The 2d step in challenging anxiety provoking thought traps (1 minute read)
This post “The 2d step in challenging anxiety provoking thought traps” continues with how to manage anxiety by understanding more about thought traps.
There are many anxiety inducing patterns often called cognitive distortions or thought traps. These are ways of thinking that seem true but are in fact not reasonable, realistic or relevant to the situation.
Noticing when we are using thought traps and countering them is an important part of traditional CBT-exercises that also can reduce symptoms of anxiety.
A cognitive distortion is active in our minds when we experience an upsetting event and we think about it in these ways.
Last weeks’ posts have been about how to challenge cognitive distortions through:
Step 1: Identify the problem and its magnitude
Step 2: Examine the evidence of problem creating thoughts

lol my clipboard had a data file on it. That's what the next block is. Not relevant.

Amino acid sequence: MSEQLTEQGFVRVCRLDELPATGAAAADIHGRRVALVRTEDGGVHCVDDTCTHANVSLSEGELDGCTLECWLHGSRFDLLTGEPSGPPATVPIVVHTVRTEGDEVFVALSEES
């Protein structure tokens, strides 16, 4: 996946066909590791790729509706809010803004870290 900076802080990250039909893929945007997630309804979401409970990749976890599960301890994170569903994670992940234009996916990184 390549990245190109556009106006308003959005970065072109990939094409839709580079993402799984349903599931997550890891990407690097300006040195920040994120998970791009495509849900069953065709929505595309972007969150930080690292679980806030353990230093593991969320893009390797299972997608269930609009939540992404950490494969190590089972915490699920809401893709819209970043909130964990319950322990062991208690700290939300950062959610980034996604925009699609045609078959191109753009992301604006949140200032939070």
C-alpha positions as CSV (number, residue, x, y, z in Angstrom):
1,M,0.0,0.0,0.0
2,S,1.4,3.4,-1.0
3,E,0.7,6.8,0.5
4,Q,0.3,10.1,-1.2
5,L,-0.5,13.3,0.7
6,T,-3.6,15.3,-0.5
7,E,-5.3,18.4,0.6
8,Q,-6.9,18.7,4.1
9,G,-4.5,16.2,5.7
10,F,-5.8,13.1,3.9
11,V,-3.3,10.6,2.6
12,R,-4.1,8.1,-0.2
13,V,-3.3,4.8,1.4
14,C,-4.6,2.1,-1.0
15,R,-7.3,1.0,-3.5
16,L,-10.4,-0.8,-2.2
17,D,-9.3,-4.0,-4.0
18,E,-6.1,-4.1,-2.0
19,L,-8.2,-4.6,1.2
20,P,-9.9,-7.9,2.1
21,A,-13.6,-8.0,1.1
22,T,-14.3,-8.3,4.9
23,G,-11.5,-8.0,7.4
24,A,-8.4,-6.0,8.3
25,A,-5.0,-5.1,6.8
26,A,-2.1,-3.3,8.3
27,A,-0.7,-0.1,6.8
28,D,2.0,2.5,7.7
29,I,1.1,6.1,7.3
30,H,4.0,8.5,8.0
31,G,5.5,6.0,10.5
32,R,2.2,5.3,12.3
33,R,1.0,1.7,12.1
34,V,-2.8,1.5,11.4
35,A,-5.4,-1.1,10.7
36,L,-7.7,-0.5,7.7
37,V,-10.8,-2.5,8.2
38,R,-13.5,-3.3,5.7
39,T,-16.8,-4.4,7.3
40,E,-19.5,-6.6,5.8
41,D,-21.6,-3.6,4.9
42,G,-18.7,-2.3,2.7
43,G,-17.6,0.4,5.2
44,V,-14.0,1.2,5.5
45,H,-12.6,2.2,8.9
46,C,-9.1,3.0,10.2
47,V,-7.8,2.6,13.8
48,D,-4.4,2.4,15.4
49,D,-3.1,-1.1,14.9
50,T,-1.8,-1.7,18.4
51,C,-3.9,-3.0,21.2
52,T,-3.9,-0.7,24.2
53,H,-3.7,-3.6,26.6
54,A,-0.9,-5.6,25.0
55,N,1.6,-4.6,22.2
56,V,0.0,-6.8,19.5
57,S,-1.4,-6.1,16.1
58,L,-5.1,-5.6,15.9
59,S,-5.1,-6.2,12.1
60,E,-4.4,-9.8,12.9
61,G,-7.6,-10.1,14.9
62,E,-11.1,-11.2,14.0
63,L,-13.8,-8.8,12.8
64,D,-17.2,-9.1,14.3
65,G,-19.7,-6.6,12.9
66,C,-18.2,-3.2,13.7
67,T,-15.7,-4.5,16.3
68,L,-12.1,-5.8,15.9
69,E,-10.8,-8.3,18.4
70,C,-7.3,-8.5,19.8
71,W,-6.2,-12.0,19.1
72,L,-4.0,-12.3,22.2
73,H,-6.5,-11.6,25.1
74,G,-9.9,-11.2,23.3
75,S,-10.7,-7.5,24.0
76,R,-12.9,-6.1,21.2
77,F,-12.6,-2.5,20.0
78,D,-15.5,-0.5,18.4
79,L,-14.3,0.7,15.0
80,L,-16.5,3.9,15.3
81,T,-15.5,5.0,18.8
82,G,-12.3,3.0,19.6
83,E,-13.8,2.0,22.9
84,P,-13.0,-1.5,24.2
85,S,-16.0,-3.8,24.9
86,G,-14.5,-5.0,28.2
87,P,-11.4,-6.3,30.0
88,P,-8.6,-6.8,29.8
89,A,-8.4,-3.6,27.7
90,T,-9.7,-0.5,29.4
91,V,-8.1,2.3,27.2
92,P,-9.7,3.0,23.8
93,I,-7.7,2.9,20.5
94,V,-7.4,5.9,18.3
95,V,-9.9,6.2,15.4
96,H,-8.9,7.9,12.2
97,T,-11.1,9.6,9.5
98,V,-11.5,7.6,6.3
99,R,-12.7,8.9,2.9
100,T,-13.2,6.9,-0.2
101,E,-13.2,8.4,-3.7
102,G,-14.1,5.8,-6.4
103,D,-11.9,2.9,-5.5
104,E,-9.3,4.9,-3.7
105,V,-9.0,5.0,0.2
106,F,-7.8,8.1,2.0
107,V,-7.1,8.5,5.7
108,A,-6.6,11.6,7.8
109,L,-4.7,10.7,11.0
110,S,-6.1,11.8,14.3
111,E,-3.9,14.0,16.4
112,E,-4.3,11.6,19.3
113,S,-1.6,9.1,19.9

Today’s post is about the 3d step – Create alternative rational and more self-supportive thoughts.
It is important to identify how you talk to yourself and use the words, logic and caring tone you would use to someone you care about in a similar situation.
Try to answer any automatic negative thoughts back with a caring and rational response, such as:
“I did my best”
“I have done the best I can”
“Next time things will go better”
“Practice make perfect”
“Everybody has been a beginner”
“At least I shall have credit for trying”
More about this in the next post on this topic.
For more on how to increase your self-esteem, see the free blog or the course How to develop self-esteem and boost your confidence at https://jennyrappbefree.com
If you have any questions, write a comment or e-mail me at firstname.lastname@example.org
Courses in personal development at https://www.jennyrappbefree.com/:
Also, see these user-friendly medical research databases:
The world’s largest government funded medical library: www.nlm.nih.gov
Johns Hopkins University: www.hopkinsmedicine.org
Harvard University: www.health.harvard.edu
Oxford university: http://solo.bodleian.ox.ac.uk/